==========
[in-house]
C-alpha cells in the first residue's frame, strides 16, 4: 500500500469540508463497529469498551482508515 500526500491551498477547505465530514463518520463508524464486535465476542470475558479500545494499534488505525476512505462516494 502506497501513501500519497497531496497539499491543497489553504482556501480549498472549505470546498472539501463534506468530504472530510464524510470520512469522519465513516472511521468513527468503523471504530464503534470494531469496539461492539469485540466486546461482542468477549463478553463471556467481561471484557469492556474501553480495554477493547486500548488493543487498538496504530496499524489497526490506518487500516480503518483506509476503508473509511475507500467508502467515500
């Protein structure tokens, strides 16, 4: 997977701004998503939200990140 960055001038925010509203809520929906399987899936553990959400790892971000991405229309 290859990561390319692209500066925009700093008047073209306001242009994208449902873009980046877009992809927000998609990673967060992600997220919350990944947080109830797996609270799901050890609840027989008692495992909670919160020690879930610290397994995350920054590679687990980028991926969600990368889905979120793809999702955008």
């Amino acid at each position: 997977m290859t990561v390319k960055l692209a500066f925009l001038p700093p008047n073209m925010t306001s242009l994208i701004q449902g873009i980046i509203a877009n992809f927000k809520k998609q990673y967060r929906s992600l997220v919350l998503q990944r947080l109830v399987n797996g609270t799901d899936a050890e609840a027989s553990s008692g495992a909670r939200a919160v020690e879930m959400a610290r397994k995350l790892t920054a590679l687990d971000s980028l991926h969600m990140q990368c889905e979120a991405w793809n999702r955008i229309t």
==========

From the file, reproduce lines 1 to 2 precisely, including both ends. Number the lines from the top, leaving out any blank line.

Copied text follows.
[in-house]
C-alpha cells in the first residue's frame, strides 16, 4: 500500500469540508463497529469498551482508515 500526500491551498477547505465530514463518520463508524464486535465476542470475558479500545494499534488505525476512505462516494 502506497501513501500519497497531496497539499491543497489553504482556501480549498472549505470546498472539501463534506468530504472530510464524510470520512469522519465513516472511521468513527468503523471504530464503534470494531469496539461492539469485540466486546461482542468477549463478553463471556467481561471484557469492556474501553480495554477493547486500548488493543487498538496504530496499524489497526490506518487500516480503518483506509476503508473509511475507500467508502467515500